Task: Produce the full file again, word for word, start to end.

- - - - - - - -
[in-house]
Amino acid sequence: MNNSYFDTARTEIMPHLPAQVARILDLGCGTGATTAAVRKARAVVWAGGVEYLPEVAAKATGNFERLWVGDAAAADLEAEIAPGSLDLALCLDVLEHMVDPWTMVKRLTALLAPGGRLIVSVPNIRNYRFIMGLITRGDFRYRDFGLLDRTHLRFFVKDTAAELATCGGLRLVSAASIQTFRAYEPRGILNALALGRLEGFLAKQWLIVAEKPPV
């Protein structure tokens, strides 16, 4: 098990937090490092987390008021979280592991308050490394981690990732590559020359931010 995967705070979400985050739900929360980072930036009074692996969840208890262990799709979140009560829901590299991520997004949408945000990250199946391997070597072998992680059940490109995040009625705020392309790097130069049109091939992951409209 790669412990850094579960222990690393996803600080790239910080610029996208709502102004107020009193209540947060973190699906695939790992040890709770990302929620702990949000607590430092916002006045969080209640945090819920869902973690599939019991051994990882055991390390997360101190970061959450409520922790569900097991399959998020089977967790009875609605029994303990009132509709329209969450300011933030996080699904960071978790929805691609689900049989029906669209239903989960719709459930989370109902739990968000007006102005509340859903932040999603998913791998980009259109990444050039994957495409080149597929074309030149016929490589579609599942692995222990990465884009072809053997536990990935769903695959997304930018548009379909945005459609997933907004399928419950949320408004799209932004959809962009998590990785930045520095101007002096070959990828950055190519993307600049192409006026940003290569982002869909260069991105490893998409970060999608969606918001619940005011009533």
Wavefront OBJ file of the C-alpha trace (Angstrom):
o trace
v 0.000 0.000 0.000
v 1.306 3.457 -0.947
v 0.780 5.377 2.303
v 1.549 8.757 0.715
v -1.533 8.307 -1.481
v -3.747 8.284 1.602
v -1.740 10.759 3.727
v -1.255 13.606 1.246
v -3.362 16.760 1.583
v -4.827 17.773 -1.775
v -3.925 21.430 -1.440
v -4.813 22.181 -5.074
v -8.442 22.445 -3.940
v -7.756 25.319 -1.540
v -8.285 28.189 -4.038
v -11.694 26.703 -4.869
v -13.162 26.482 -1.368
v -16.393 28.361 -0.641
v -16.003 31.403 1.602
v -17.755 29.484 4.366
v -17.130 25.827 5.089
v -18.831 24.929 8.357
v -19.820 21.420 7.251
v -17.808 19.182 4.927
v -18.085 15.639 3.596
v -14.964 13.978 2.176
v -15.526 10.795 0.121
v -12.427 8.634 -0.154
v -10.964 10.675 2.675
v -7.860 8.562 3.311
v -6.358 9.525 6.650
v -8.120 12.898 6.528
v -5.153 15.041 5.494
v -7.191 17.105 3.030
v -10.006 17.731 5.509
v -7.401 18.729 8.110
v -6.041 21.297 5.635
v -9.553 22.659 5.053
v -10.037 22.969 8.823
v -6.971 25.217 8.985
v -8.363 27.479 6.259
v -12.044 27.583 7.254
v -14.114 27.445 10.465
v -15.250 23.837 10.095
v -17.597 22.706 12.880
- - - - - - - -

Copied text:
[in-house]
Amino acid sequence: MNNSYFDTARTEIMPHLPAQVARILDLGCGTGATTAAVRKARAVVWAGGVEYLPEVAAKATGNFERLWVGDAAAADLEAEIAPGSLDLALCLDVLEHMVDPWTMVKRLTALLAPGGRLIVSVPNIRNYRFIMGLITRGDFRYRDFGLLDRTHLRFFVKDTAAELATCGGLRLVSAASIQTFRAYEPRGILNALALGRLEGFLAKQWLIVAEKPPV
């Protein structure tokens, strides 16, 4: 098990937090490092987390008021979280592991308050490394981690990732590559020359931010 995967705070979400985050739900929360980072930036009074692996969840208890262990799709979140009560829901590299991520997004949408945000990250199946391997070597072998992680059940490109995040009625705020392309790097130069049109091939992951409209 790669412990850094579960222990690393996803600080790239910080610029996208709502102004107020009193209540947060973190699906695939790992040890709770990302929620702990949000607590430092916002006045969080209640945090819920869902973690599939019991051994990882055991390390997360101190970061959450409520922790569900097991399959998020089977967790009875609605029994303990009132509709329209969450300011933030996080699904960071978790929805691609689900049989029906669209239903989960719709459930989370109902739990968000007006102005509340859903932040999603998913791998980009259109990444050039994957495409080149597929074309030149016929490589579609599942692995222990990465884009072809053997536990990935769903695959997304930018548009379909945005459609997933907004399928419950949320408004799209932004959809962009998590990785930045520095101007002096070959990828950055190519993307600049192409006026940003290569982002869909260069991105490893998409970060999608969606918001619940005011009533």
Wavefront OBJ file of the C-alpha trace (Angstrom):
o trace
v 0.000 0.000 0.000
v 1.306 3.457 -0.947
v 0.780 5.377 2.303
v 1.549 8.757 0.715
v -1.533 8.307 -1.481
v -3.747 8.284 1.602
v -1.740 10.759 3.727
v -1.255 13.606 1.246
v -3.362 16.760 1.583
v -4.827 17.773 -1.775
v -3.925 21.430 -1.440
v -4.813 22.181 -5.074
v -8.442 22.445 -3.940
v -7.756 25.319 -1.540
v -8.285 28.189 -4.038
v -11.694 26.703 -4.869
v -13.162 26.482 -1.368
v -16.393 28.361 -0.641
v -16.003 31.403 1.602
v -17.755 29.484 4.366
v -17.130 25.827 5.089
v -18.831 24.929 8.357
v -19.820 21.420 7.251
v -17.808 19.182 4.927
v -18.085 15.639 3.596
v -14.964 13.978 2.176
v -15.526 10.795 0.121
v -12.427 8.634 -0.154
v -10.964 10.675 2.675
v -7.860 8.562 3.311
v -6.358 9.525 6.650
v -8.120 12.898 6.528
v -5.153 15.041 5.494
v -7.191 17.105 3.030
v -10.006 17.731 5.509
v -7.401 18.729 8.110
v -6.041 21.297 5.635
v -9.553 22.659 5.053
v -10.037 22.969 8.823
v -6.971 25.217 8.985
v -8.363 27.479 6.259
v -12.044 27.583 7.254
v -14.114 27.445 10.465
v -15.250 23.837 10.095
v -17.597 22.706 12.880